Groundswell: Chapter Twenty-eight

To read chapters 1-27, go here and follow the link provided.

Shonda came home to an open front door and a ransacked living room. The rest of the house was in shambles as well, and her phone, of course, was missing, as were her laptop and iPad.

She rummaged through her bedroom closet until she found a Rand McNally Road Atlas from 2003 and breathed a silent prayer of thanks that her car keys were still hanging where she’d left them beside the front door.

She popped a Xanax, packed an overnight bag, tossed it into her trunk, pulled her car out of the garage and replaced it with her would-be assassin’s.

She checked her watch and saw Logan’s text requesting some kind of handwriting analysis and blew it off. The pics attached to it hadn’t come through and were represented by blank squares, each one with a little red X in the center.

“Asshole,” she muttered as she got into her car and yanked the door shut behind her. “This is all your fault. You always drag everyone down with you, don’t you, fucker? Now I have to drive nineteen hours just to come save your stupid ass.”

She couldn’t text any of this back to him, of course, because they were obviously watching, and she was supposed to be dead. It would take some time before the discovery of the dead cop and dead hitman by the police pointed back to her. That bought her some time, at least.

She turned the radio on as she pulled out of the driveway and tuned it to NPR out of habit, but it was just soothing background noise–she didn’t pay any attention to what was said.

By the time she arrived at the closest car rental agency she knew of, the Xanax had kicked in, taking at least some of the edge off.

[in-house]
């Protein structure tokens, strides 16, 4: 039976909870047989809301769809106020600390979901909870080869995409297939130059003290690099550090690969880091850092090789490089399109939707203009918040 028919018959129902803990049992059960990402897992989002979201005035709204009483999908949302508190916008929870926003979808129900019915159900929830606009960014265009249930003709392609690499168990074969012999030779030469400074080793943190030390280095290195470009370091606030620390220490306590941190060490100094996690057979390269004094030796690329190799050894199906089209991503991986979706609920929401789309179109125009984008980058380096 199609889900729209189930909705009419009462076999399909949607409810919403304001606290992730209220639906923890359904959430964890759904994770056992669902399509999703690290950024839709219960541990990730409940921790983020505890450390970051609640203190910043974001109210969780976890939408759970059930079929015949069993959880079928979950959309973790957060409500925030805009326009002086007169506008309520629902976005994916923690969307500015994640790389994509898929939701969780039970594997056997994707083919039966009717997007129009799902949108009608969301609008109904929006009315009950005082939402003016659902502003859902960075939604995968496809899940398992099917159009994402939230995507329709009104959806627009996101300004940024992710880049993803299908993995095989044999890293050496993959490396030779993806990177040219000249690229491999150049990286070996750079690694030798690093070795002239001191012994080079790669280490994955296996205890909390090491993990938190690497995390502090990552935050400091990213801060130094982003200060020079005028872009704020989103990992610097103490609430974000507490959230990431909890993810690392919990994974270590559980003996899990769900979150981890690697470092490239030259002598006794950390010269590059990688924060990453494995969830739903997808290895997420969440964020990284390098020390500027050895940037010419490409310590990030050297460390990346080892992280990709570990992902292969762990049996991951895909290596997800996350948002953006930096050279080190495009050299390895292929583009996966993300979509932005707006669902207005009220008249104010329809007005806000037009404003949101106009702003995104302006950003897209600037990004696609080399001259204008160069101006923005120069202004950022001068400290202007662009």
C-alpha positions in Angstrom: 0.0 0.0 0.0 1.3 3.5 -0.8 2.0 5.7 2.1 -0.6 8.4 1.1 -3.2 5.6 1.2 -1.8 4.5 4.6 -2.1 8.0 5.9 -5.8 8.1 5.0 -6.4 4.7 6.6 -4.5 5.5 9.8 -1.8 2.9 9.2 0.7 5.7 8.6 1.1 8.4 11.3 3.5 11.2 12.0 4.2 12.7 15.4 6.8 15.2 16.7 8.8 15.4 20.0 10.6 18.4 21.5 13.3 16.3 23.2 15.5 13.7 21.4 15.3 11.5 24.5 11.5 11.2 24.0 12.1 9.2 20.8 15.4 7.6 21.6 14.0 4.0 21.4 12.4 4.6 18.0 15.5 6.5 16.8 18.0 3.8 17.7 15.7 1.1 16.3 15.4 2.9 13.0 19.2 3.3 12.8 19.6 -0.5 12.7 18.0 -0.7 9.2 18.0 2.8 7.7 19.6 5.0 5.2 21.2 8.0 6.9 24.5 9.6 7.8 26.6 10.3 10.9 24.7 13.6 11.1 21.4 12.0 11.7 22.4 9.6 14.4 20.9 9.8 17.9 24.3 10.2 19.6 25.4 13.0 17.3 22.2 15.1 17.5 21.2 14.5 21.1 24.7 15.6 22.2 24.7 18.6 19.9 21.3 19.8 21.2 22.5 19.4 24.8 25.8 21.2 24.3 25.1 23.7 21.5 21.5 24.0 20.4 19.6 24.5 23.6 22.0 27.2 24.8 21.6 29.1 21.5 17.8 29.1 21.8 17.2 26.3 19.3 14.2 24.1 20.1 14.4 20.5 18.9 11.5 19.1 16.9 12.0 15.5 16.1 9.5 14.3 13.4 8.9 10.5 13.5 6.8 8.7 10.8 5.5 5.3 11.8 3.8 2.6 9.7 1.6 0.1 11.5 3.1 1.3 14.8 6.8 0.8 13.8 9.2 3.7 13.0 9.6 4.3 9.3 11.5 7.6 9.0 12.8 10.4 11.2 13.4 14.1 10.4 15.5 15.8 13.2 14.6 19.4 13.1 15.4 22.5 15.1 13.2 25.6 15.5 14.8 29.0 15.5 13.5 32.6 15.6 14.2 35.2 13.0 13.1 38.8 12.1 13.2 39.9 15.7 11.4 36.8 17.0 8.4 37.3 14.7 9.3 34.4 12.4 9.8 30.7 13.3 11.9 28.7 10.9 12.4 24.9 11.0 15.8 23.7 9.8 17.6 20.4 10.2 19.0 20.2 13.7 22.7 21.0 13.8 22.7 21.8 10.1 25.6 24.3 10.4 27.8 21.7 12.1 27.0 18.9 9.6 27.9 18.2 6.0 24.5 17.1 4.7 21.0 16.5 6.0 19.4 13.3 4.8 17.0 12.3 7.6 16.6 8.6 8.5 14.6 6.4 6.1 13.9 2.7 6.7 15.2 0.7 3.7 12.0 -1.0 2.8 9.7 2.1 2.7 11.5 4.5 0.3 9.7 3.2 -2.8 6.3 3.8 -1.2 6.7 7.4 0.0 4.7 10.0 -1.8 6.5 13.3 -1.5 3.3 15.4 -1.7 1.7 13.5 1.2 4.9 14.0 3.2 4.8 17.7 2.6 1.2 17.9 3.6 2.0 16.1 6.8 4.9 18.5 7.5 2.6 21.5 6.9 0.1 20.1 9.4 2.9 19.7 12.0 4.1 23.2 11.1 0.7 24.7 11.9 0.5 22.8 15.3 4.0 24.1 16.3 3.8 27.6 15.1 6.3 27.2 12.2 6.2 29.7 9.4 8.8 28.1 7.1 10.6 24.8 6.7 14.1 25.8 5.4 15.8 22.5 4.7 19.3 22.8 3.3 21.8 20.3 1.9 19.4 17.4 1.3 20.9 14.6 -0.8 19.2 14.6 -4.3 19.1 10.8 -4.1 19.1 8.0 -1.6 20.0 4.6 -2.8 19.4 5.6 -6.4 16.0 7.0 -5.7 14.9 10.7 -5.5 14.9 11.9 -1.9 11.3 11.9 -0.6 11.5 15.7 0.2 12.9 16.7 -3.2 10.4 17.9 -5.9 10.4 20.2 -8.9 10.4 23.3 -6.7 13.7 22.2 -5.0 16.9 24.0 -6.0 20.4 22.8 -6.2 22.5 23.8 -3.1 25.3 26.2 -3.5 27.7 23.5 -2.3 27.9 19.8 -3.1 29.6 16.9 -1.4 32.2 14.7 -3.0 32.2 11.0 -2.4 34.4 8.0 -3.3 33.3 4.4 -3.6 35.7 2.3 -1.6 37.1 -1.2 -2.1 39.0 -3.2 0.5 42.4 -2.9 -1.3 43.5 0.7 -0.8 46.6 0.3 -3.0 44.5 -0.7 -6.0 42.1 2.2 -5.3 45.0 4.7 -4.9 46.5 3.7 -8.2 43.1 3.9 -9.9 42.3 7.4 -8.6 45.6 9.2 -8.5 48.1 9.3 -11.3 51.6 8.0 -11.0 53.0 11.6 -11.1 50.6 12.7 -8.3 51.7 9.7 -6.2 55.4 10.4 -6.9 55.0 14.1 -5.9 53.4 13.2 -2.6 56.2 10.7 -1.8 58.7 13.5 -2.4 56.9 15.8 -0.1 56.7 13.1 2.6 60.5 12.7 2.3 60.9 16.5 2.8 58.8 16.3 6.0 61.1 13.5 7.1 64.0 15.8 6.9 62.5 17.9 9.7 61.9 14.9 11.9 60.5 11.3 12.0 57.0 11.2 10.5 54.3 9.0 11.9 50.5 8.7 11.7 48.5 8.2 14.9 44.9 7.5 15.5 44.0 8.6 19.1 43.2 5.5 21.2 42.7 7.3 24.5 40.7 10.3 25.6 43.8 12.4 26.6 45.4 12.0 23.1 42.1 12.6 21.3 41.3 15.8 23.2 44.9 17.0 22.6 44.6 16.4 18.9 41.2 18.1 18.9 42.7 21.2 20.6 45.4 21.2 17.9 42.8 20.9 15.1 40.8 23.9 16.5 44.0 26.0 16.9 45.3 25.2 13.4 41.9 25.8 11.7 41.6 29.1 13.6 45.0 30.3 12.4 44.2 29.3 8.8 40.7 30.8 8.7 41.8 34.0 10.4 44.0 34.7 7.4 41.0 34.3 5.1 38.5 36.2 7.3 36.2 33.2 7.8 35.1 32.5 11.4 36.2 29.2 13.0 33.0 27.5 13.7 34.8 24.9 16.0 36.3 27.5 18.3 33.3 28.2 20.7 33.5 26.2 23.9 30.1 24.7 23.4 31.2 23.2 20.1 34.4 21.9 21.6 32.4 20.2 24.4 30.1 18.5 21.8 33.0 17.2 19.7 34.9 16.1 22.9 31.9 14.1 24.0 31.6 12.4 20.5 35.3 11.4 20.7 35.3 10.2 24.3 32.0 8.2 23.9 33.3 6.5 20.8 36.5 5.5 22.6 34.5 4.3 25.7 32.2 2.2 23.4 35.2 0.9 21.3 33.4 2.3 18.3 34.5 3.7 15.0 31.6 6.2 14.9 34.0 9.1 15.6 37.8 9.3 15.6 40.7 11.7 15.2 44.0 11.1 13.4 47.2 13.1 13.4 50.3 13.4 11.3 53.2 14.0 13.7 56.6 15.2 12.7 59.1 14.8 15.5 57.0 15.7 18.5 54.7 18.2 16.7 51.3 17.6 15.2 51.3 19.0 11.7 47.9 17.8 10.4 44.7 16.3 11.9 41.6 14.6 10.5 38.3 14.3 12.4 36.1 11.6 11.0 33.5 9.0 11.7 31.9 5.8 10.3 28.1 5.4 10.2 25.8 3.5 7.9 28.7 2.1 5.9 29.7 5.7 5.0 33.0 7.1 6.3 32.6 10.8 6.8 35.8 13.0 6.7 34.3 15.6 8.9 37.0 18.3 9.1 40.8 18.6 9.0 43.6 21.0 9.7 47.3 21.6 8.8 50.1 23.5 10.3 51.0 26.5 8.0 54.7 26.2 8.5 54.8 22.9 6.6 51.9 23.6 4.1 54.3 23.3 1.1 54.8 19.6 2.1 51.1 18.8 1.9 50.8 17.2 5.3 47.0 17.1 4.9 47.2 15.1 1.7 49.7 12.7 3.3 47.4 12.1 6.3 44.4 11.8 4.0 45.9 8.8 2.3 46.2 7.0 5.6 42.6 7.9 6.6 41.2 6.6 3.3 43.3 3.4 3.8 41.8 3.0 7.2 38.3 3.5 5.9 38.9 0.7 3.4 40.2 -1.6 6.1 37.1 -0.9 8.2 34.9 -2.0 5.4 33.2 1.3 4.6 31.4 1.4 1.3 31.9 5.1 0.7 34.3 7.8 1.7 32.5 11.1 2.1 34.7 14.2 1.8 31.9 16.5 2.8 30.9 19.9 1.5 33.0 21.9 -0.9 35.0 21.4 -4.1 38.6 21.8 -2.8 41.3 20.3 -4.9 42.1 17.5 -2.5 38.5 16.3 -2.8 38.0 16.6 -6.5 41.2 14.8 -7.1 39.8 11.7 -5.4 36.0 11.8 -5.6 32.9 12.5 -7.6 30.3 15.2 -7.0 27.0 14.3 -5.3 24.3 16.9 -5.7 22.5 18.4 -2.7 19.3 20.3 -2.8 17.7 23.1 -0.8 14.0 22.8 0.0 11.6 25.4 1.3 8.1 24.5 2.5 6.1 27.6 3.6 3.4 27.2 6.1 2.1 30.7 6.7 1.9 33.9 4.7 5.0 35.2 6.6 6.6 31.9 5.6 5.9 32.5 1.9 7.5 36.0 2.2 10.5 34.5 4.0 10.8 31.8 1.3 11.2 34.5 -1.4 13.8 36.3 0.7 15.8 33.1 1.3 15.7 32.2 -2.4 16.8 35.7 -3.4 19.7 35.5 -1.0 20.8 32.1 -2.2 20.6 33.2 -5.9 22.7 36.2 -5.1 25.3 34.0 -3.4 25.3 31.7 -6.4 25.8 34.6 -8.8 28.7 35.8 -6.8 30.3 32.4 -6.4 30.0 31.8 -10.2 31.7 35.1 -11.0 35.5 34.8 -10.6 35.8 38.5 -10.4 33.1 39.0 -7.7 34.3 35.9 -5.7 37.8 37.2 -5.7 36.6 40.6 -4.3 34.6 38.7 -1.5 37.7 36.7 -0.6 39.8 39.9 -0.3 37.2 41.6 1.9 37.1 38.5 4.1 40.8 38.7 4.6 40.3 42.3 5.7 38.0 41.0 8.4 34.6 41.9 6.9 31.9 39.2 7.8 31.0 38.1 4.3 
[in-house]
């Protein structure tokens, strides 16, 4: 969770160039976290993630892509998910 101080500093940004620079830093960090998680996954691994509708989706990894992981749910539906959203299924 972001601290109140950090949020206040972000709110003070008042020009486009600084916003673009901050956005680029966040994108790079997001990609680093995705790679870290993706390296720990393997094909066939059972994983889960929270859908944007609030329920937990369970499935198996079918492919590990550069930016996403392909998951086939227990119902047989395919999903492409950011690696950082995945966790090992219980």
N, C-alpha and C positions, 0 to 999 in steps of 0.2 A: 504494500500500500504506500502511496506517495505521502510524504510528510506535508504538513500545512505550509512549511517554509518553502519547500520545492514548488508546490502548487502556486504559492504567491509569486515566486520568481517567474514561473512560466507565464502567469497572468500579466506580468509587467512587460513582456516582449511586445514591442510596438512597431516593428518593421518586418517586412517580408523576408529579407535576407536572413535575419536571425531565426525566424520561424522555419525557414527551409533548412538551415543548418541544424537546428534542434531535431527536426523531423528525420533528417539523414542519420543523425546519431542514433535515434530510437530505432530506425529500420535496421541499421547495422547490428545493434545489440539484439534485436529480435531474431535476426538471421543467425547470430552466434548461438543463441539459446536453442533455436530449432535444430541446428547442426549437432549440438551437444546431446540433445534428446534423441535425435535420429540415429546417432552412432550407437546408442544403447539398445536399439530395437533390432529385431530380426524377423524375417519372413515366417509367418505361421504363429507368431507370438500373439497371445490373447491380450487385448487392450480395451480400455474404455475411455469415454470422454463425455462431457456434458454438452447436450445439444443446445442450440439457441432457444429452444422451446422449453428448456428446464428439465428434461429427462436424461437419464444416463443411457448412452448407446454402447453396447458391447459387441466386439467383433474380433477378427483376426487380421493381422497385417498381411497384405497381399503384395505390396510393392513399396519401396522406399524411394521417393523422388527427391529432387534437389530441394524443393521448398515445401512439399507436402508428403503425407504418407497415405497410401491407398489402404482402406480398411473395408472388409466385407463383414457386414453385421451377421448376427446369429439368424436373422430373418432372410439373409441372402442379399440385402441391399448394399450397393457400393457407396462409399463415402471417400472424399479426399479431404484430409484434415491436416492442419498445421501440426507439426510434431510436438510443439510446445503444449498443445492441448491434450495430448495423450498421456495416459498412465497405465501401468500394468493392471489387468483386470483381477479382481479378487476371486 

Within ten minutes she was back on the road, behind the wheel of a black Civic no one would be able to identify. She even paid with a fake ID and credit card in case her bank transactions were being monitored.

Following a quick trip to Walmart to buy a Tracfone, she was on her way to Axton, Oklahoma. Once she was out on the highway and out of heavy, stop-and-go traffic, she activated the phone and called Logan.

When he picked up, he seemed panicked and out of breath.

Can’t talk right now,” he said. “Just one thing–what do you make of those pics?”

Anger rose from the pit of her stomach and gripped her heart like a cold, dead hand.

“You piece of shit. Do you have any idea what you’ve put me through? Son of a bitch.

Logan actually had the audacity to take an annoyed and impatient tone with her. “Yeah, yeah. Did you see the pics?”

“No. I didn’t. My phone’s gone, and that’s why I’m calling you from a burner. Got it on my watch, but the pics didn’t come through. Anyway, forget about that. I’m on my way.”

On your way? Why?”

“Because someone just tried to kill me over what I told you the other day, that’s why,” she snapped. “And you’re going to be next, I have no doubt.”


Oh, shit. Alright. How long ’til you get here?”

“Nineteen hours. It’s a long drive. And you know how much I hate long drives.”

She was throwing shade at him by referencing the distance she’d regularly traversed to come and see him during their brief affair. It was always her coming to see him, because of course he was married and “couldn’t get away.” It made sense, but it also made her feel resentful.

He either didn’t catch the dig or decided to ignore it. She couldn’t tell which. “We’re In Groundswell right now, but I should be back by tonight. Staying at the Econolodge. Meet me there.”

He hung up.

For a moment, she considered tossing her phone out of the window, turning the car around and returning it to Hertz, but she knew even as the thought crossed her mind that she wouldn’t do any of those things.

“Damn it,” she hissed, tossing the phone on the seat beside her.

Wait. Who’s “we?”

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